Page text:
When not in use, the Nest Hub makes for an attractive digital photo frame, scrolling through your own image library, or some which Google regularly updates with its own images.
Lenovo Smart Displays and Alarm Clocks from $49 up to 199Lenovo Smart Clock 2 is a new and improved version of the origiinal Lenovo smart clock. GearBrain
Working in a similar way to the Google Nest Hub, Lenovo's Smart Display also offers full access to the Google Assistant, along with a touchscreen. It's available in seven-, eight- and 10-inch variations, the Lenovo is larger than Google's Home Hub, making it ideal for YouTube videos and cooking recipes in the kitchen. And Lenovo smart displays come with a camera for video calls.
Lenovo also offers smaller smart displays in the format of a alarm clock. Lenovo Smart Clock Gen 2 is the second generation of the Lenovo Smart Clock and comes with a 4-in LCD touch screen. You can also add a wireless charging pad for you to charge your Lenovo Smart alarm clock as well as a smartphone and/or a wearable. It costs only $49.99 for the alarm clock and $69.99 if you add the charging pad.
Smart speakers with Siri
Apple has just one smart speaker, the HomePodiStock
Finally, we have Siri. The original voice assistant has fallen behind in recent years as Amazon and Google have locked horns over control of our smart homes. Siri on the iPhone and iPad can perform a range of smart home tasks through Apple's HomeKit platform. This includes controlling lights, operating motorized window blinds, adjusting the thermostat and more.
However, for now at least, Siri on Apple's smart speaker, the HomePod, is limited.
Apple HomePod Mini – $99
Apple HomePod Mini and the iPhone 12
The HomePod Mini is the first time Apple has directly aimed for Amazon and Google in the smart home space. Priced at $99, it costs exactly the same as the the latest Amazon Echo and Nest Audio. It is powered by Siri and of course taps into Apple Music, as well as other services (although not Spotify for now).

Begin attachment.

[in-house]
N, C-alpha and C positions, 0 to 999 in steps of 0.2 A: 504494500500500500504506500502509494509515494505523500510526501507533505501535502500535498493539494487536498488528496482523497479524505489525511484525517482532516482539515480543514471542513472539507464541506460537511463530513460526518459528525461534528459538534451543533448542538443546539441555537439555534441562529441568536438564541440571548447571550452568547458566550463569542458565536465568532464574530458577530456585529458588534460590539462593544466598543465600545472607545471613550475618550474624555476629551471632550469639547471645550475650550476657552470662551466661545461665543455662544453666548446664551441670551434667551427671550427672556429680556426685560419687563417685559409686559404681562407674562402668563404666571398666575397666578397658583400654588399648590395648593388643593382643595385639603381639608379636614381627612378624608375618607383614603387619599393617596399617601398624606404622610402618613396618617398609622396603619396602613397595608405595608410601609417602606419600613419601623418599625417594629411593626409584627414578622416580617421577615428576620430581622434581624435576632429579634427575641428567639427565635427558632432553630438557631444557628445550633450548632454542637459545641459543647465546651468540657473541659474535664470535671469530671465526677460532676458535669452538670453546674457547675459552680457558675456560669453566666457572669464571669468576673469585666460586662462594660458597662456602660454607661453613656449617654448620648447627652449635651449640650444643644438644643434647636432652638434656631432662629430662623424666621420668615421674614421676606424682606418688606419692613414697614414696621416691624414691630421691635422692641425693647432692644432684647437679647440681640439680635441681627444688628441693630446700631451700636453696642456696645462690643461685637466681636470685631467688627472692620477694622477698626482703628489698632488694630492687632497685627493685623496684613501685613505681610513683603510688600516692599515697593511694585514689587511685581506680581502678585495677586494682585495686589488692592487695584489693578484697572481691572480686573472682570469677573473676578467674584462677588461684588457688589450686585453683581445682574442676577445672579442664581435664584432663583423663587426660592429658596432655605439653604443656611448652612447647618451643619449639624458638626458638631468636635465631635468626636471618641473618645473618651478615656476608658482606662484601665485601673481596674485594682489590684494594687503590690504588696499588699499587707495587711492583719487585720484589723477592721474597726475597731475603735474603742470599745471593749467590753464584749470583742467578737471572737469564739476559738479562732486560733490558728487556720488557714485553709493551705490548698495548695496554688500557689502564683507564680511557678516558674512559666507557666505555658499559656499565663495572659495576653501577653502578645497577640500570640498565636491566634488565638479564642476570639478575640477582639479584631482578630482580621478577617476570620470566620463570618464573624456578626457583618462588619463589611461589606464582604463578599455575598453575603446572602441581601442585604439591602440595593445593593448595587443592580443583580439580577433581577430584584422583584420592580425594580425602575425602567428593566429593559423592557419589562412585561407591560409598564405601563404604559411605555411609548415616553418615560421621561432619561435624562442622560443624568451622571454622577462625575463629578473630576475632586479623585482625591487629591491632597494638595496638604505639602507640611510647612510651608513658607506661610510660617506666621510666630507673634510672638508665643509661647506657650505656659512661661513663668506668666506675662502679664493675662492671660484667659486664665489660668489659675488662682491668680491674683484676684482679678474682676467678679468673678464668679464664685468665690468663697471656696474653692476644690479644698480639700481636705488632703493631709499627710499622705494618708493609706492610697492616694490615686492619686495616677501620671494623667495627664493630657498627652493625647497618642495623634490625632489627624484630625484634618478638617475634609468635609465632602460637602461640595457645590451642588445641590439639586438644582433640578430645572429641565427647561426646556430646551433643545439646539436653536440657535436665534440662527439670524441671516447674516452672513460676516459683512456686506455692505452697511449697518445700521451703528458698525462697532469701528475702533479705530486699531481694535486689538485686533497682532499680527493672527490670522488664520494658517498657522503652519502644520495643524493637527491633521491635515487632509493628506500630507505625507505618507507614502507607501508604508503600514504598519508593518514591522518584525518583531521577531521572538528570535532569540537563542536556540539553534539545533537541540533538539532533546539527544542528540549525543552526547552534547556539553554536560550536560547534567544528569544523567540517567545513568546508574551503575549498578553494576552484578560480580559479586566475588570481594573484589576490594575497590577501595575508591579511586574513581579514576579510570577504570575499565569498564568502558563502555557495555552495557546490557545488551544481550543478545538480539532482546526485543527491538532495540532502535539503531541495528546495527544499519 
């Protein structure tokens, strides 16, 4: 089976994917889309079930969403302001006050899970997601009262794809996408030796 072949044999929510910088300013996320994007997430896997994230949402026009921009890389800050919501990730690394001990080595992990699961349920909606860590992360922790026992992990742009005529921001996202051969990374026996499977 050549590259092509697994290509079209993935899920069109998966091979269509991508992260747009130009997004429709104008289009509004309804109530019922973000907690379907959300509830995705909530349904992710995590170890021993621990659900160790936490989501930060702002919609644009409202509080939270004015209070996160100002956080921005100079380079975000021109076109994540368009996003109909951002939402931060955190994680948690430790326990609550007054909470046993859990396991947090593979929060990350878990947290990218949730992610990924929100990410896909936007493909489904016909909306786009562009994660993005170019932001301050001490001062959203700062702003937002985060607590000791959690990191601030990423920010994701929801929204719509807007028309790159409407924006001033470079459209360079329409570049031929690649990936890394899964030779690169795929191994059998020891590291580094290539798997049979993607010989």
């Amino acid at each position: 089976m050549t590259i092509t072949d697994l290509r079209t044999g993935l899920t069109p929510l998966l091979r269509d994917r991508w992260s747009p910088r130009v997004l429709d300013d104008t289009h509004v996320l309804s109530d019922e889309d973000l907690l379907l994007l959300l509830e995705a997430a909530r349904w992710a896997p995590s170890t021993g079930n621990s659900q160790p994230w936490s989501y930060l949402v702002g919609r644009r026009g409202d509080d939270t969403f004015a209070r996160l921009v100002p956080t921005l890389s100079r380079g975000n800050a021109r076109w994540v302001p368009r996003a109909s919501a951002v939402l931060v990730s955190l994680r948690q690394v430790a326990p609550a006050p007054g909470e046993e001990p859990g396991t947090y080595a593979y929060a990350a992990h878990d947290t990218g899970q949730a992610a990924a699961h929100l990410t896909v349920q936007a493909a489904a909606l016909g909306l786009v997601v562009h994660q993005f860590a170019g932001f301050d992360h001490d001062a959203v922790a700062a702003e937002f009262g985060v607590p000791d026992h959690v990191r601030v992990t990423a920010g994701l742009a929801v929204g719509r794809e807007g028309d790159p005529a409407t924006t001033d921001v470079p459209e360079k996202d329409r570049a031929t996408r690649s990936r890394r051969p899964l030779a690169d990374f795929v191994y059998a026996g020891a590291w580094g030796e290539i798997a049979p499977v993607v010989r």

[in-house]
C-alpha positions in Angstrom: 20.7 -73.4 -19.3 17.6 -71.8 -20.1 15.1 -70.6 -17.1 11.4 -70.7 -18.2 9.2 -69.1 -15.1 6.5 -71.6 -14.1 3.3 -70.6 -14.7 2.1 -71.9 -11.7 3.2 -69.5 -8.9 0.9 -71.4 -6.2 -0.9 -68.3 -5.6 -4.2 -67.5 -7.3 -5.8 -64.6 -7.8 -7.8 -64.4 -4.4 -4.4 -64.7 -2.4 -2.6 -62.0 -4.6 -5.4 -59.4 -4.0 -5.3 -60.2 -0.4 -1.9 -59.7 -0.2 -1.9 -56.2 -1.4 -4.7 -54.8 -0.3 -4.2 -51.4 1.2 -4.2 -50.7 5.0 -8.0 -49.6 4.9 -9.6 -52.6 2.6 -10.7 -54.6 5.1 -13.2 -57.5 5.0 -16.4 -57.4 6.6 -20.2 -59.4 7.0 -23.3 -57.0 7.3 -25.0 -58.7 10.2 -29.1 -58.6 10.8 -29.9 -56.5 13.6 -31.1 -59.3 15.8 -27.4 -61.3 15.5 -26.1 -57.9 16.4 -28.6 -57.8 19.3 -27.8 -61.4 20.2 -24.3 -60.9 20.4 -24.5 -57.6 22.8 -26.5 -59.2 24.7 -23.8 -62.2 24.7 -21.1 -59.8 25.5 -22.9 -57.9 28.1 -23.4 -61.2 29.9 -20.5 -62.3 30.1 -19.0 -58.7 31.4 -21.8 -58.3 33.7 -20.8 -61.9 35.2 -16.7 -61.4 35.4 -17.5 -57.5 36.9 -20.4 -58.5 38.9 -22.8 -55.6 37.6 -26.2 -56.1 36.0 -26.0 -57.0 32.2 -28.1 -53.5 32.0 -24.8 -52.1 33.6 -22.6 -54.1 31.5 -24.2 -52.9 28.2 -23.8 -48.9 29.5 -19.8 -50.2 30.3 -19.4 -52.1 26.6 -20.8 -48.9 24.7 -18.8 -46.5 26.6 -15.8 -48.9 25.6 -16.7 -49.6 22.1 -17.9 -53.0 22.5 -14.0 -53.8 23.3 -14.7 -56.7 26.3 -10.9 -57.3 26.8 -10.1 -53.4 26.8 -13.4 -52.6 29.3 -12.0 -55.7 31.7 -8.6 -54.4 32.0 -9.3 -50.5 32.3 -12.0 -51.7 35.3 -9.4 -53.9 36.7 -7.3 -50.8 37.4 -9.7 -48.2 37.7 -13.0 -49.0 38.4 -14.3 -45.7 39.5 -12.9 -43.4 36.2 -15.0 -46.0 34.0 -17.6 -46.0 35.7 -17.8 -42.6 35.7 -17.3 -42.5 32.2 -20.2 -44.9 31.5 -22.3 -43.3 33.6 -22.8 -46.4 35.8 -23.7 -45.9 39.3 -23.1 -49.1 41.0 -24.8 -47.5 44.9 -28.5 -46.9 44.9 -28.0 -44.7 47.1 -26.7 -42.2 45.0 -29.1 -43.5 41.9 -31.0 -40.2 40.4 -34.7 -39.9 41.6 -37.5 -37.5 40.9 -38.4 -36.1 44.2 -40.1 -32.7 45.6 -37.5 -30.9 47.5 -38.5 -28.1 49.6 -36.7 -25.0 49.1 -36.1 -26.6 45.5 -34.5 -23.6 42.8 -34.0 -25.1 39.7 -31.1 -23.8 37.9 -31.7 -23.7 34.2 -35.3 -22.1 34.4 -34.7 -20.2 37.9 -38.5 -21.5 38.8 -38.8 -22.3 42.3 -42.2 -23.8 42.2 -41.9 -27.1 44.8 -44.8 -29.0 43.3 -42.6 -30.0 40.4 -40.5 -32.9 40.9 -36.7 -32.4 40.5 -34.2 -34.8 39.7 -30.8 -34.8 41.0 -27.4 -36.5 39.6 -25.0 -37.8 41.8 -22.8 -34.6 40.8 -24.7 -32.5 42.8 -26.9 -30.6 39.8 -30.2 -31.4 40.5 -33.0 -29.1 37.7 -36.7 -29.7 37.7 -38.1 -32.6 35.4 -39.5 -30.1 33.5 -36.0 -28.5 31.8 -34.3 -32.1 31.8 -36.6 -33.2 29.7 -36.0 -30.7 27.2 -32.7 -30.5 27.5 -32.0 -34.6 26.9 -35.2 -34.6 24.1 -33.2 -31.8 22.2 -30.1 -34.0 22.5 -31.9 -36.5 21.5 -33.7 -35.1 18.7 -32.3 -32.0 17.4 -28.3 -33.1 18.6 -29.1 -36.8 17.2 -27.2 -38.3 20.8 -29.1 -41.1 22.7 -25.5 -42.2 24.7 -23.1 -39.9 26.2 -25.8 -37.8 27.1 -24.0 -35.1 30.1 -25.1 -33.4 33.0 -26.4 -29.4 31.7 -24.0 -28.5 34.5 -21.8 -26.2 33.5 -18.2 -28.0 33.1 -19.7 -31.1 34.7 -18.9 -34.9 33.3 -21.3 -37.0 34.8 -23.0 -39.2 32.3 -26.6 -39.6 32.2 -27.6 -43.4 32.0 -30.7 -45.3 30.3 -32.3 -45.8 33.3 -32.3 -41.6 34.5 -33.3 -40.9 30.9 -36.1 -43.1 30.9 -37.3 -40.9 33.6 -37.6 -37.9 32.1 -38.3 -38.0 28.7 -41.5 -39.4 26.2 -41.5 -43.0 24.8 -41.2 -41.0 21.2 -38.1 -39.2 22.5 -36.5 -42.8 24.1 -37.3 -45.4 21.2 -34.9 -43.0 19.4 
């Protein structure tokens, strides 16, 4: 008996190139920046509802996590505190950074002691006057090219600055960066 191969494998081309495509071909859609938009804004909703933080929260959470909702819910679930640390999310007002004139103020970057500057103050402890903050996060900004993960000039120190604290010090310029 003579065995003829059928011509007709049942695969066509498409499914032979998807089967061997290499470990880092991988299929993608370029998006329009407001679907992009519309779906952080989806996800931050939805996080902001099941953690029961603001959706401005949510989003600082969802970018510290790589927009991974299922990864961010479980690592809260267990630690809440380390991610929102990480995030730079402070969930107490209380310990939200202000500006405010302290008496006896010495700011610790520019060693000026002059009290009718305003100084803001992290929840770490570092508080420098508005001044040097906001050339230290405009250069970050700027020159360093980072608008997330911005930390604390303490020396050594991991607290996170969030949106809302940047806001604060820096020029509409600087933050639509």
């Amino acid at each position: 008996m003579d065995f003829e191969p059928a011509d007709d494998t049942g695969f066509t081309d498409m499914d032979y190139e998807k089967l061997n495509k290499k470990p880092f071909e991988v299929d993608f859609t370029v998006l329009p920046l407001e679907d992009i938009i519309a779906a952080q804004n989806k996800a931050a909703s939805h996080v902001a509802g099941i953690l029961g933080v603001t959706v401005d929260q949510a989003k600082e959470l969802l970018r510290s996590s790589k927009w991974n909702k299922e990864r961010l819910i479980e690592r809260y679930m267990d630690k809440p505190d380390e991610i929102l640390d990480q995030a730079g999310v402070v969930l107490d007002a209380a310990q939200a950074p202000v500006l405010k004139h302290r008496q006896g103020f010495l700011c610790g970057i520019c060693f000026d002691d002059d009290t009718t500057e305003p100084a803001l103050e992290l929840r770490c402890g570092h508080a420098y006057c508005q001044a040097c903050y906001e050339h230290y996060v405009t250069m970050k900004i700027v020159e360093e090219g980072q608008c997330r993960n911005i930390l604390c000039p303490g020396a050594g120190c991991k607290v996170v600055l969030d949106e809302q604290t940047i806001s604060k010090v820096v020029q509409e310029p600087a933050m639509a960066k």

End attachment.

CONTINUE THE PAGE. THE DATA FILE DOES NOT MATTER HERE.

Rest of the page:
Standing 3.3 inches tall, the HomePod Mini promises 360-degree sound, can be turned into a stereo pair when placed near another, and is offered in black and white. The HomePod Mini also has a new intercom system for sending audio messages to any or all HomePods in your house. It also acts as a way to control smart home devices compatible with Apple's HomeKit platform.
Apple HomePod - $299
The HomePod's price was recently cut by $50 to $299Apple
The HomePod had a lot of weight on its shoulders when it launched in 2017. It was expected to be a counter strike against the dominant Echo and Google Home speakers. And, while it came out of the blocks with impressive sound quality and an ability to hear you clearly no matter how loud music is playing, its intelligence fell short.
Siri has been improved in the years since, with extra features added and its intelligence improved. A particularly good feature is where you can switch music playback from an iPhone to the HomePod (when you get home, for example) by holding them near each other.
Echo (4th Gen) | With premium sound, smart home hub, and Alexa | Charcoal